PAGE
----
What is a Bungalow
What is a Bungalow, or Bungalow House? The definition has ranged from small thatched huts in India, to multi-million dollar houses built in the late twentieth century that were designed to modern floor plan needs with exterior details made to look like a Bungalow. When people speak of a Bungalow House, generally they are referring to a home built in the early twentieth century that was designed for the average working man to afford, and that provided exceptional character and comfort. They were focused on outdoor living spaces, front porches, verandas, and courtyards to help escape the heat a house could generate in warmer climates. Over time, different parts of the country began to develop their own architectural vernacular centered on the principles of the Bungalow. California, Chicago, New York and Texas all refined the style that was specific to their region. Companies like Aladdin and Sears popularized the style by manufacturing pre-made kits that were available for purchase and assembly on land in a persons local jurisdiction. The Bungalow House continued to popularize itself in the Great Depression because of its affordability and security of investment in the troubled economy of the 30′s.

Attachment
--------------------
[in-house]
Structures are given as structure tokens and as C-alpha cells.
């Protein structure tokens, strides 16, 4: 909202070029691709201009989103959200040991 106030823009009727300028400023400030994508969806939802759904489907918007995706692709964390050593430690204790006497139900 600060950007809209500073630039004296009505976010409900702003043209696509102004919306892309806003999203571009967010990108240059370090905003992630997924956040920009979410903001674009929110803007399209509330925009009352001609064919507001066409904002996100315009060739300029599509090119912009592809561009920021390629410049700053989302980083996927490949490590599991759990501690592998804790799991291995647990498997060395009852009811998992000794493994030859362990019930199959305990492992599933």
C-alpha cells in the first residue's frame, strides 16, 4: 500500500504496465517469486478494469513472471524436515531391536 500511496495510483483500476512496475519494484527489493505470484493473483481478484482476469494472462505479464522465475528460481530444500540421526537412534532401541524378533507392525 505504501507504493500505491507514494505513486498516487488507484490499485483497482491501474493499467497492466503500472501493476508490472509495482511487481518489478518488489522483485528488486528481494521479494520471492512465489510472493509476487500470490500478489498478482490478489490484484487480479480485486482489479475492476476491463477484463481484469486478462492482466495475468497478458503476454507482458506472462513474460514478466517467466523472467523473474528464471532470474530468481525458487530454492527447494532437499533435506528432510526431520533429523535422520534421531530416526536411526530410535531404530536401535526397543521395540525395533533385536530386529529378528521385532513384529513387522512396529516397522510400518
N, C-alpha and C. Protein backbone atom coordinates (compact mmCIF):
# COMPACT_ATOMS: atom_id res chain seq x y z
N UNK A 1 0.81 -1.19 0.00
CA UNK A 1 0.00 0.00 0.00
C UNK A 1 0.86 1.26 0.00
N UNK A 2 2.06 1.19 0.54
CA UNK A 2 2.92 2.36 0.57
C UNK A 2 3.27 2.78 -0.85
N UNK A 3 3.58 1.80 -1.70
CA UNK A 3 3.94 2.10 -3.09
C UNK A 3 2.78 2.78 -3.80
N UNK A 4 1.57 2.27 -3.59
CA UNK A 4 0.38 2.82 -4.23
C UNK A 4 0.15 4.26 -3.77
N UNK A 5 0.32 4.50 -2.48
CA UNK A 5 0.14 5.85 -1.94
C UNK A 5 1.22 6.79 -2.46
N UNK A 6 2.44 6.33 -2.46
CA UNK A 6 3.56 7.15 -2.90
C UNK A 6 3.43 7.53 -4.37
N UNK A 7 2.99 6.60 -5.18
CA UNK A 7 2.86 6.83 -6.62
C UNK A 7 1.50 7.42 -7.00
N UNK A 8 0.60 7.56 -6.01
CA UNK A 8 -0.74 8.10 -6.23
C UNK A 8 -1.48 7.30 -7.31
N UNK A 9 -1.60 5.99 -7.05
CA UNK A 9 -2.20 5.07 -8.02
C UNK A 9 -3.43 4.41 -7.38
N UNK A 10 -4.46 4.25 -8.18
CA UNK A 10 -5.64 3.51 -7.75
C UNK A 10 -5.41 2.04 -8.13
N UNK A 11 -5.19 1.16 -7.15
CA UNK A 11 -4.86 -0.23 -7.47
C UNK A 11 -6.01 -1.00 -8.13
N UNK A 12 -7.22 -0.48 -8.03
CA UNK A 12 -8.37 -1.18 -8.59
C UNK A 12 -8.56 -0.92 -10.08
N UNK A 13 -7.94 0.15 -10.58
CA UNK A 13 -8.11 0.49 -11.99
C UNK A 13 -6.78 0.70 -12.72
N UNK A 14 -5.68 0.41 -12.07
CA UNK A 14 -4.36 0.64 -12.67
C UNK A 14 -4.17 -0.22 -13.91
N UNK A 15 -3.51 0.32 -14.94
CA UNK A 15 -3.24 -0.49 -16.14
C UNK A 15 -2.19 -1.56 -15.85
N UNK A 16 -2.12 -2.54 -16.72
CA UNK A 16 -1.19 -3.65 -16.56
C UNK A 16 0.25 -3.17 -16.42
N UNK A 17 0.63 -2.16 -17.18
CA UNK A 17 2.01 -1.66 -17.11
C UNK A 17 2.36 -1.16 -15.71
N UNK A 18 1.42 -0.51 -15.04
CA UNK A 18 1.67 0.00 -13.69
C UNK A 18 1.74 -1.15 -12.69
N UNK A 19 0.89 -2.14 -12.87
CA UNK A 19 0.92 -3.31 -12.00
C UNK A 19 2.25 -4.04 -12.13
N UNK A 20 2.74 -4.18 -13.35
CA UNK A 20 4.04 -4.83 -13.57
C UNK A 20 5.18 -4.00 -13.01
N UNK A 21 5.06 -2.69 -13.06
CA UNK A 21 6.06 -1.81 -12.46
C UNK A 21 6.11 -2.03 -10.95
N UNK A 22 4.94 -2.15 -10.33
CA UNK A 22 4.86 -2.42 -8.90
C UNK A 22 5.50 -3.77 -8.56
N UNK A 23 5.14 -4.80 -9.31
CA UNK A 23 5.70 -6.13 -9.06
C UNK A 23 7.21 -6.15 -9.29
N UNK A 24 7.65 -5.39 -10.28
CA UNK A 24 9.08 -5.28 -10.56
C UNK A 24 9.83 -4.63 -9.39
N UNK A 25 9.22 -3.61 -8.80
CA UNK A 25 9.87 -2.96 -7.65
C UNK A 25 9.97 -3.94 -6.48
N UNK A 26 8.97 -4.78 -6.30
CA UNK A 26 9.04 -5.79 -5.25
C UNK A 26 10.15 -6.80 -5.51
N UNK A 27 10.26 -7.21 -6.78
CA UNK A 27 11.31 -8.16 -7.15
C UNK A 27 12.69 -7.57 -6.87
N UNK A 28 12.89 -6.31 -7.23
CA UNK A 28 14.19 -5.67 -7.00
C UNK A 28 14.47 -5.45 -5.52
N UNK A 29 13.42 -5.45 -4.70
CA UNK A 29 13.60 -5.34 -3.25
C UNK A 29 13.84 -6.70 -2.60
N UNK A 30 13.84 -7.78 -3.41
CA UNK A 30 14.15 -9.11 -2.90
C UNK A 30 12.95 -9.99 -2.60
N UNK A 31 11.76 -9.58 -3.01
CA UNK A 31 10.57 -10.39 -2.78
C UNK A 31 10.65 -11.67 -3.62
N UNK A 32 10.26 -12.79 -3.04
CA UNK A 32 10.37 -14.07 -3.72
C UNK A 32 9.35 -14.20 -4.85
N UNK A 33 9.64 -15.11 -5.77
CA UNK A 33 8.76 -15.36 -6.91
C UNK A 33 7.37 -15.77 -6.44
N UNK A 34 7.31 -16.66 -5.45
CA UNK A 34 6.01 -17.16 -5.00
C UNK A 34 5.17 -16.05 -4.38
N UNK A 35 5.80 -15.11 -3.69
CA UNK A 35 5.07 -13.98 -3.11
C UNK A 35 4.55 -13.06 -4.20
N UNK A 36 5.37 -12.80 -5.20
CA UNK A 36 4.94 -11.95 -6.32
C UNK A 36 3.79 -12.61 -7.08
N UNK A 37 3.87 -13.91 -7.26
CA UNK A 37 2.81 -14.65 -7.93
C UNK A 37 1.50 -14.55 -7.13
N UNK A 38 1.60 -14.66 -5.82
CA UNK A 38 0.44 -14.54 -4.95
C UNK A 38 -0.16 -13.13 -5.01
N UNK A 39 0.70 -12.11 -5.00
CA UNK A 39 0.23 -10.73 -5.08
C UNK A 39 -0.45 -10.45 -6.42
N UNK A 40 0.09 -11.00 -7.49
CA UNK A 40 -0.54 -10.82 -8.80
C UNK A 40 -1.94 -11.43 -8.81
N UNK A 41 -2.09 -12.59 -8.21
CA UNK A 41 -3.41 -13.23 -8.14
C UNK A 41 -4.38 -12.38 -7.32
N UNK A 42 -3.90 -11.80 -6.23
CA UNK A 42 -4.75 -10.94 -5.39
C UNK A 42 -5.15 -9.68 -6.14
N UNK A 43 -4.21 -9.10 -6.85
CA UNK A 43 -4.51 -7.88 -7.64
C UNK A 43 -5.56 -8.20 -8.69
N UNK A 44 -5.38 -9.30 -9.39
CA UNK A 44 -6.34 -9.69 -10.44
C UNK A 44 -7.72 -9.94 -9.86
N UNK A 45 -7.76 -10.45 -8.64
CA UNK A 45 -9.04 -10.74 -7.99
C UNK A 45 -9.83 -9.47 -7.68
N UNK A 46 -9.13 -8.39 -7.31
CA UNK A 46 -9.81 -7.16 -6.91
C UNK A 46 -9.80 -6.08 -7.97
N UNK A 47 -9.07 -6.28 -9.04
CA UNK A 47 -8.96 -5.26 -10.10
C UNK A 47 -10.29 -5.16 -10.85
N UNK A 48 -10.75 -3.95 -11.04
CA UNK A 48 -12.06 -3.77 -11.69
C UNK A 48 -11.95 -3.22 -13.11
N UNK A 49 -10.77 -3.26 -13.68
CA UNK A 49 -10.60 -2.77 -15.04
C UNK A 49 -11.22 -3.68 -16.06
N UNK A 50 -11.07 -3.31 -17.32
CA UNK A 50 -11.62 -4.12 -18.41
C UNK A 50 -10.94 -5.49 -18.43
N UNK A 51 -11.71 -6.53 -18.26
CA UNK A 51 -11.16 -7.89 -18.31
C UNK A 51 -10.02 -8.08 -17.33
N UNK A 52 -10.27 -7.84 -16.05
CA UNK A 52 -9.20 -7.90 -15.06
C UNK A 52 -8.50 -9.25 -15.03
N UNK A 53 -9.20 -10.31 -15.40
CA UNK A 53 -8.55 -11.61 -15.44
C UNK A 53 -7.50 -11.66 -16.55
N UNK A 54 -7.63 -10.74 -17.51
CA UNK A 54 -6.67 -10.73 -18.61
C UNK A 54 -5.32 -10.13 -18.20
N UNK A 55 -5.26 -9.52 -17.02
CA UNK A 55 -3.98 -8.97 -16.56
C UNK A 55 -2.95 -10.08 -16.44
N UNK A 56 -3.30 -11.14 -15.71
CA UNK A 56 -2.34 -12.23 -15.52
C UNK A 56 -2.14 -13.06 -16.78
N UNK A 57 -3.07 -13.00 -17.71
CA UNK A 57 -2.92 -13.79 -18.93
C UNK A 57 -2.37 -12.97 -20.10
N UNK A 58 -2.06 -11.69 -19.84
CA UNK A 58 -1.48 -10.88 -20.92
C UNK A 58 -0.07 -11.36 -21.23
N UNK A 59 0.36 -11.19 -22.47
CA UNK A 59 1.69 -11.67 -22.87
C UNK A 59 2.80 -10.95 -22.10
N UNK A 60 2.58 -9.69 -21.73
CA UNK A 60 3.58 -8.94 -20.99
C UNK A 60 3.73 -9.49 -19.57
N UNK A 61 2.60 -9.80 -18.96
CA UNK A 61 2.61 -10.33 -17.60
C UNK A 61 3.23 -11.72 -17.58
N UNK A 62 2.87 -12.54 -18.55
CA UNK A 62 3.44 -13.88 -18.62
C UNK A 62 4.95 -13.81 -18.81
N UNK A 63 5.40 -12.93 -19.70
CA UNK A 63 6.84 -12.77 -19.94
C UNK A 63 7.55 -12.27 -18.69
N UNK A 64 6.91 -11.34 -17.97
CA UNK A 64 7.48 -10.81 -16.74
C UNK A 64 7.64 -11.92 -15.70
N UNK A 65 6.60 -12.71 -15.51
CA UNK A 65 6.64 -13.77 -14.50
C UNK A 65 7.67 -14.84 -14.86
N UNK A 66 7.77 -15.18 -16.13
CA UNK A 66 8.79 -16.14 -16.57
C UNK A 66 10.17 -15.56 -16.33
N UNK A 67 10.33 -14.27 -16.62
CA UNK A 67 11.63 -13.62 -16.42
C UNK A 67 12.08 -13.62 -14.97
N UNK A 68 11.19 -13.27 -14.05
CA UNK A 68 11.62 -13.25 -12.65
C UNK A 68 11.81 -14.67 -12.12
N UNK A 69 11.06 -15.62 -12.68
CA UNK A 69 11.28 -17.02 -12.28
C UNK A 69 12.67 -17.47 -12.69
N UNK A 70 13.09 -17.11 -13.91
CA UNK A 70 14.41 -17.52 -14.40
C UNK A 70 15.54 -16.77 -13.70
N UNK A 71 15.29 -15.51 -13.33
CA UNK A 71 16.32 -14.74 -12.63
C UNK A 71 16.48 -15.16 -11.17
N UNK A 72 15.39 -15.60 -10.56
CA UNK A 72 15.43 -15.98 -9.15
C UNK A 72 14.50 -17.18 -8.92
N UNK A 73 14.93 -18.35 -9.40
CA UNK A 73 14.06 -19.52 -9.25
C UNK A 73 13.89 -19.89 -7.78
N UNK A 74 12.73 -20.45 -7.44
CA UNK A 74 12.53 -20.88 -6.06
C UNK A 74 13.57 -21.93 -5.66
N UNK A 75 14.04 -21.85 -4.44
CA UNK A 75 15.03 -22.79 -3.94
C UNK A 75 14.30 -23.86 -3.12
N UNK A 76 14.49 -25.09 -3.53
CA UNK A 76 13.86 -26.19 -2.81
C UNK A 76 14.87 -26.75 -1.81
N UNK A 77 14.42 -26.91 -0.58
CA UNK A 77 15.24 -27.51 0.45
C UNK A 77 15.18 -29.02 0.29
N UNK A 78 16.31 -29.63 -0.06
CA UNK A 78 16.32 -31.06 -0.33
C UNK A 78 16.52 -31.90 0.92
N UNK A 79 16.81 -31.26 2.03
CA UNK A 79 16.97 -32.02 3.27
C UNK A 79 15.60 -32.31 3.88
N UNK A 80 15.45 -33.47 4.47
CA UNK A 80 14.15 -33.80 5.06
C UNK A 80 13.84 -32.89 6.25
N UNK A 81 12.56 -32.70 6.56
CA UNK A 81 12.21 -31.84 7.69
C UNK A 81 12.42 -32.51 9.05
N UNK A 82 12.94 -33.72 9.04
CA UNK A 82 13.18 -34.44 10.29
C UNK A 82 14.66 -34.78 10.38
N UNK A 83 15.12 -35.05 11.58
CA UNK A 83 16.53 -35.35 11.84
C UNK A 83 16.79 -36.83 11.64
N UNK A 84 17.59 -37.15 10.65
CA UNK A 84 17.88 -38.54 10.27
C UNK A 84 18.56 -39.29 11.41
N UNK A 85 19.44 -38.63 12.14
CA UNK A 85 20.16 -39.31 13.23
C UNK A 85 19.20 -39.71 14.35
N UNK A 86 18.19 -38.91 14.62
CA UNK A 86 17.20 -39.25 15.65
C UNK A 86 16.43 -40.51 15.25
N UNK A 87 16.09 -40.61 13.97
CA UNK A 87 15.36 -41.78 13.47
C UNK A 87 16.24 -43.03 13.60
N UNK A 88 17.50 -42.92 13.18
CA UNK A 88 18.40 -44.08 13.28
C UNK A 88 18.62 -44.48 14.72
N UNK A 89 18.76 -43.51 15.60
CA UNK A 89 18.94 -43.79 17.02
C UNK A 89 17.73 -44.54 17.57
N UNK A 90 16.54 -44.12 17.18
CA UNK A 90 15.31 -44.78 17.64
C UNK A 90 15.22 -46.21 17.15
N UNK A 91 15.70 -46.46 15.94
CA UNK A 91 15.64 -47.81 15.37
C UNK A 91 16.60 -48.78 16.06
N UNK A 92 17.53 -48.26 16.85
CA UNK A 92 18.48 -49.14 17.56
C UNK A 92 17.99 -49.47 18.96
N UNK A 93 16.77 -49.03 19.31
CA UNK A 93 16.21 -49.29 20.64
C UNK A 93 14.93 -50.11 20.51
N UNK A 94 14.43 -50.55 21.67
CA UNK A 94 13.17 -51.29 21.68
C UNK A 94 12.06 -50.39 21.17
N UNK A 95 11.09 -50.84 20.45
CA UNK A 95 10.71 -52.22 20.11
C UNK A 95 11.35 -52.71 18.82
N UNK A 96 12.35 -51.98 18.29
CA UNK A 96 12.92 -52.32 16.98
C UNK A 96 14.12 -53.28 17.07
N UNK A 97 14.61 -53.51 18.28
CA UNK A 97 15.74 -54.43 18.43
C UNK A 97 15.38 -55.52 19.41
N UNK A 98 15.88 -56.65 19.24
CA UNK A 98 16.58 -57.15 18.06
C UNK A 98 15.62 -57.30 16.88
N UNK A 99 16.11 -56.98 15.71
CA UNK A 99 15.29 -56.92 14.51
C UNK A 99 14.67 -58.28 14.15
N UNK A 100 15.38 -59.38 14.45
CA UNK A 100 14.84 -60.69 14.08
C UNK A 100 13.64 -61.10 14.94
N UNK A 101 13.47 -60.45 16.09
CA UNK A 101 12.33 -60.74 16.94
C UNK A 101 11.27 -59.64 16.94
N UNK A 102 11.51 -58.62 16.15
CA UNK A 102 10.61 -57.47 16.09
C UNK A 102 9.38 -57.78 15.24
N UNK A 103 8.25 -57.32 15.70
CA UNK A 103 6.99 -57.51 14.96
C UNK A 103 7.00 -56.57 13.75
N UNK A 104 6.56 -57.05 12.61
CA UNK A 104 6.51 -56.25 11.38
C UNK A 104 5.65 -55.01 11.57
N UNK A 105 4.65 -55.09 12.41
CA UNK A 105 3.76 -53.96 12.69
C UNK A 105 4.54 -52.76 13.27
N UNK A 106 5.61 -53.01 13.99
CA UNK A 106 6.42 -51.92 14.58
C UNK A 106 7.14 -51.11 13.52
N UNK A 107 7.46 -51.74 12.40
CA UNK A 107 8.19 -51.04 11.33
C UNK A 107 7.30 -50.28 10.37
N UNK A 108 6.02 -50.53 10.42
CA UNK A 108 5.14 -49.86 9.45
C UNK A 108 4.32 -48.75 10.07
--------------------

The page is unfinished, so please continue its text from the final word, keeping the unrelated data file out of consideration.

There is a long history of the Bungalow that starts likely in India and ends in American Housing. This article from Wikipedia does an excellent job of summarizing the timeline and associated terminology.
Also be sure to visit our Bungalow News side of this website in the Breakfast Nook. We do daily updates on all things related to the Bungalow and the Arts & Crafts aesthetic. You won’t find a more comprehensive resource anywhere on the web!